Thinking beyond: Ideas you may not have thought of for keeping trialists

While much publicity is given to the difficulty of recruiting viable participants for clinical trials, sometimes the medical world gives less attention to the difficulty of patient retention.

Forte Research recently placed the average dropout rate of all clinical trials at a concerning 30 percent, pointing to factors ranging from scheduling conflicts to fear and anxiety. “Keeping patients on protocols from start to finish can be just as challenging as recruiting enough patients in the first place,” emphasizes Kristina Lopienski in the study. “There are serious consequences … from costly delays to missing data that can compromise the results and integrity of a study. And while some dropouts are due to uncontrollable circumstances, others are preventable.”

Clearly, a key factor in retaining trialists is transparency about study details during enrollment so no one drops out due to unpleasant surprises. Forte found almost double the patients who drop out of studies report unmet expectations, compared to those who finish.

But another report points to “study fatigue” as a major reason for dropouts, noting many tire mentally, physically and/or emotionally of taking daily study medication or returning for follow-ups. That’s a problem that can be partly addressed by regular, personalized engagement that supports trialists and reminds them why they signed up in the first place. In one study, only 47 percent of dropouts said they were able to motivate themselves at any given time to remain in a study, implying trial managers need to work harder to sustain such motivation.

When planning engagement strategy, remember that traditional methods aren’t the only methods. As long as they fall within the boundaries of regulation, there’s nothing wrong with trying out-of-the-box ideas that may help sustain long-term participation.

Given the myriad reasons trialists quit, here are a few suggestions for helping keep them on track — including a few offbeat ones.

  • Know your people. The more info you can gather about your patients, the better you can understand their preferences, motivations and pain points as you form your engagement strategy. Are they participating for emotional, practical, financial, spiritual, altruistic, educational or self-serving reasons? What are the greatest challenges of their conditions? Are they working with caregivers? How can your team help them most during the study? Your first step might be one-on-one interviews through which patients get the opportunity to tell their stories and share vital info that can be shared with your staff.
  • Optimize their preferred venues. How would they like to be contacted? Are they active online, or will you need to call, write or text them? How often do they interact on social media, and might that be an important tool for broadcasting progress reports, sharing news reports about their conditions and announcing events? Your communications will be wasted if patients find them too inconvenient to access.
  • Disseminate info frequently. Trialists clearly wish to be well-informed about their studies throughout each process; Research shows 79 percent view learning about their disease as important, 68 percent prioritize regular updates about the research while enrolled and 71 percent rank post-study results highly. Could you create a newsletter? Make follow-up calls to check for questions? Send texts reporting study progress? Post feature stories about people who may be helped by the research in question?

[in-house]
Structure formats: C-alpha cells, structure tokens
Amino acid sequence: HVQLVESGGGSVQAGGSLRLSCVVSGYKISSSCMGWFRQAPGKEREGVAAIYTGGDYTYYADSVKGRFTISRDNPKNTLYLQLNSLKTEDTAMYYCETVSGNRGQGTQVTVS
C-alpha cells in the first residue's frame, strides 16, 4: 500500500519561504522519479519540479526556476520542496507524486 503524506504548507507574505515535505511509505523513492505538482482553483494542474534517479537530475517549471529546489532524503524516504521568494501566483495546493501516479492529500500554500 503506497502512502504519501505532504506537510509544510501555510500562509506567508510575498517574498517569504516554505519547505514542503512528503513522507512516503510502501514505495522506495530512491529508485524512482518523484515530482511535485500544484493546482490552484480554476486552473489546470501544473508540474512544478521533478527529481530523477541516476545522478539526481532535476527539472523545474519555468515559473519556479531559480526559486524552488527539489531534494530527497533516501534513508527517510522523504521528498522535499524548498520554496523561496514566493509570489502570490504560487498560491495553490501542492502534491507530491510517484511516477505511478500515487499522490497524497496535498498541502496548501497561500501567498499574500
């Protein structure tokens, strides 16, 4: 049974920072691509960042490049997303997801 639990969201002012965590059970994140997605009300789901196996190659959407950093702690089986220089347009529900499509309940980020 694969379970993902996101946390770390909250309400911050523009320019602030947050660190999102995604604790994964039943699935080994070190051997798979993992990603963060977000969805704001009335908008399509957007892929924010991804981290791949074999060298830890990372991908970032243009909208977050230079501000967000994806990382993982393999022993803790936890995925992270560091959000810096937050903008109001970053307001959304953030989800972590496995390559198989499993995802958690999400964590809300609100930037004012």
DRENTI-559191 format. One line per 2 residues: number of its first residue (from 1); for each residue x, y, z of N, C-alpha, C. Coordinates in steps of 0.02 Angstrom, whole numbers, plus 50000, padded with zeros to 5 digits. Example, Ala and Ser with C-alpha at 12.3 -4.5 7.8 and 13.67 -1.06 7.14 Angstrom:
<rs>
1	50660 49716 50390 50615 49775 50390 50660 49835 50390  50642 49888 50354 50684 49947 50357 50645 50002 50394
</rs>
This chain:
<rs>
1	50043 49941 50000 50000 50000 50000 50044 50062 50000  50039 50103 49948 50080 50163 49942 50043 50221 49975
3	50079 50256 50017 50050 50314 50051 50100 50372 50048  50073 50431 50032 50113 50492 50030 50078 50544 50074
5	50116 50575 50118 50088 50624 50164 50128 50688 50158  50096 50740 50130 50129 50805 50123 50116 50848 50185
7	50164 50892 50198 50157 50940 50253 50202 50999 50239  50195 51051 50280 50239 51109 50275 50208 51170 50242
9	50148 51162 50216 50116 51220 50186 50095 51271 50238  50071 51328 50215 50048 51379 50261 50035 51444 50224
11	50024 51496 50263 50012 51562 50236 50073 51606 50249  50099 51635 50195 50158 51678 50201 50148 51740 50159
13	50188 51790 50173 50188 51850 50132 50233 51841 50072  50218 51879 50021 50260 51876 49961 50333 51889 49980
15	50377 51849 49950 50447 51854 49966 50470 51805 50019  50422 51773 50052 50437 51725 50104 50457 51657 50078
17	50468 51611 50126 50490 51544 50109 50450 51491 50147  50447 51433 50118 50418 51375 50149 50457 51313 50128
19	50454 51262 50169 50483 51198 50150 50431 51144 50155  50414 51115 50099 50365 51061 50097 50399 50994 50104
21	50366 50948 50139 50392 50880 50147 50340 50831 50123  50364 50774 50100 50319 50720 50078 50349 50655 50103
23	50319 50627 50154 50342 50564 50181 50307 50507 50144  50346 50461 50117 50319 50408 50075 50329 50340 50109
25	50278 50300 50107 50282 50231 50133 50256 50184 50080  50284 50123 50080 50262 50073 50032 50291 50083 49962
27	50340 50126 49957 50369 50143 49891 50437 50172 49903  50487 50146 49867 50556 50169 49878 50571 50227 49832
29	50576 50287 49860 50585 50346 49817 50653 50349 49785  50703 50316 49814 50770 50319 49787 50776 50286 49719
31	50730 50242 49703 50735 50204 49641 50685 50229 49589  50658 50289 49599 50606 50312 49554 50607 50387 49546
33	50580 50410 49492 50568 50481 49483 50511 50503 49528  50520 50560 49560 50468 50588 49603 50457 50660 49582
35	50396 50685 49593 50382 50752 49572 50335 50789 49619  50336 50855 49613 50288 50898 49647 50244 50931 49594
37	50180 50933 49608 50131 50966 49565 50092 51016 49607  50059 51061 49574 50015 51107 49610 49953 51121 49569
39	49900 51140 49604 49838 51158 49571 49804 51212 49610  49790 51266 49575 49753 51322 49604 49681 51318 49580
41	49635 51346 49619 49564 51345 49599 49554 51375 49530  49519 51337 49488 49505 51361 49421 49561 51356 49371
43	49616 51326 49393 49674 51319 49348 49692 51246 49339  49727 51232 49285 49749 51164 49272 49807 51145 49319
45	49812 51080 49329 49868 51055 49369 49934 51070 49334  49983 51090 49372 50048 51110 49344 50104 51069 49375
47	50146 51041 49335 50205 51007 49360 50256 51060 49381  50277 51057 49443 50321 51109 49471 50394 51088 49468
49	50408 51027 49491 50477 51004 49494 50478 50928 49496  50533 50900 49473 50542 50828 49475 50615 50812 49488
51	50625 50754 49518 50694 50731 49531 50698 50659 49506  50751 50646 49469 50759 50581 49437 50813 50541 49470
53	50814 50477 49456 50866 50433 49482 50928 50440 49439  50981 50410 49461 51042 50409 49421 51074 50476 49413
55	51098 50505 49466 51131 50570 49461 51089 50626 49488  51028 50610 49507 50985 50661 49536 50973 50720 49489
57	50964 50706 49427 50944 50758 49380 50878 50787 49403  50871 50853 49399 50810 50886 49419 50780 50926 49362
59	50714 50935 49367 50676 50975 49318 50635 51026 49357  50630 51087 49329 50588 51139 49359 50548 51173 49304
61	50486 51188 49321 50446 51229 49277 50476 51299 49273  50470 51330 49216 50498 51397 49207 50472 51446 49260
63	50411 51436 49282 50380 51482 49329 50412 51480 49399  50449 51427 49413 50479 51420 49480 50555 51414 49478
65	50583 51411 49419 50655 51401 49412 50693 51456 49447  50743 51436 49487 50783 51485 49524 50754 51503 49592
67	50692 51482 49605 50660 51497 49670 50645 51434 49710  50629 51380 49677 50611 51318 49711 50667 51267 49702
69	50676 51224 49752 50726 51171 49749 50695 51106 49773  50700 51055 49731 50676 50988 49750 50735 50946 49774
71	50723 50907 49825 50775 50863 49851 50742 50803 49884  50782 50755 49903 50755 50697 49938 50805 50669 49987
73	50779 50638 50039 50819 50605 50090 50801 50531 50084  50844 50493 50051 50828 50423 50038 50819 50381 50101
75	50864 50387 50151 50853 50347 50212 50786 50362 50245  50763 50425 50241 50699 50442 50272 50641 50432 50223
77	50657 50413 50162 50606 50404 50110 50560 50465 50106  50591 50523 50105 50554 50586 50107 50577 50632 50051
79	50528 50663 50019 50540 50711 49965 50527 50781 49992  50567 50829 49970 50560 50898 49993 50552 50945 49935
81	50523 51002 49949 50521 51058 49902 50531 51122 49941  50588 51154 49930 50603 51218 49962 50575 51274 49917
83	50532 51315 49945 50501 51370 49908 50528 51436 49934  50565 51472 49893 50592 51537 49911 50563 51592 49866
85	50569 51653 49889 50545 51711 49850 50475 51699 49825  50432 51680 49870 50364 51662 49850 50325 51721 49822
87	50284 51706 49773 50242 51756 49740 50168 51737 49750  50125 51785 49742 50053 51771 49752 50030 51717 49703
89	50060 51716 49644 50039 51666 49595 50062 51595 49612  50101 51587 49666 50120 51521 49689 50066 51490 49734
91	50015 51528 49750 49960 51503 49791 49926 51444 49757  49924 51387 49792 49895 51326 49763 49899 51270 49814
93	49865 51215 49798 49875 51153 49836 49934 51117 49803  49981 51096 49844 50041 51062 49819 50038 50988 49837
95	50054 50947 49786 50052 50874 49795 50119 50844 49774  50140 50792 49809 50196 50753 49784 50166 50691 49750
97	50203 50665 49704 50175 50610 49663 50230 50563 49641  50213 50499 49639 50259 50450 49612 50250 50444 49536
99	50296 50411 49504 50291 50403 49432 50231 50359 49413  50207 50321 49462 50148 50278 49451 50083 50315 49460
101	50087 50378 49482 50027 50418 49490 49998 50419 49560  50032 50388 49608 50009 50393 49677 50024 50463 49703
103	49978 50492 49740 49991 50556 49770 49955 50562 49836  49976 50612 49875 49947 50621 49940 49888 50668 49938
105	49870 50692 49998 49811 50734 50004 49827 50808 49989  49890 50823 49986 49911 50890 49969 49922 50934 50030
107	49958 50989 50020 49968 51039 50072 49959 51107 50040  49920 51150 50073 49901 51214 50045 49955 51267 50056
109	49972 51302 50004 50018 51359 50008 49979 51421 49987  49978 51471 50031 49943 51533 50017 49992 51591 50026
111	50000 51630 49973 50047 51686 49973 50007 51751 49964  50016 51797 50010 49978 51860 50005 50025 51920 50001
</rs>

• Be more personal, less clinical. Your patients have likely already undergone extreme unpleasantness and could use a little warmth and caring on the part of your team. In fact, 38 percent of dropouts say their site visits have been stressful. Help them see their trial as more than just another unpleasant medical procedure with some personal touches. Out-of-the-box ideas: Greeting cards on their birthdays, free on-site massages, flowers to go or small take-home gifts after treatments.
  • Emphasize teamwork. Your patients need to feel they’re not in the process alone; Forte reports 61 percent place importance in feeling like part of a community during their trial. Foster that feeling through closed social media groups, support groups, trialist and staff profiles in your newsletters, and maybe even social get-togethers.
  • Coordinate access to staffers. The No. 1 reason trialists sign up to participate, according to Forte, is for the chance at high-quality medical care. The No. 2 reason? They’re seeking access to medical professionals. That means they may well lose interest if they feel ignored by the very people they’ve come to see, in which case it behooves your medical team to remain regularly available to questions and concerns. You might stage a group Q and A session with head researchers, stage webinars, encourage patients to call in with questions or simply ask doctors to drop by treatment centers to meet patients.

In short, trial managers are only limited by their imaginations (and a few regulations) when it comes to improving their patient retention rates.

“From start to finish, every single aspect of the patient experience should be outstanding to make your patients feel comfortable and earn their trust,” notes a recent article on “If you can think of any area that your site can improve, do it. Make your site abundantly welcoming to patients.”

BlogLindsey Kuhl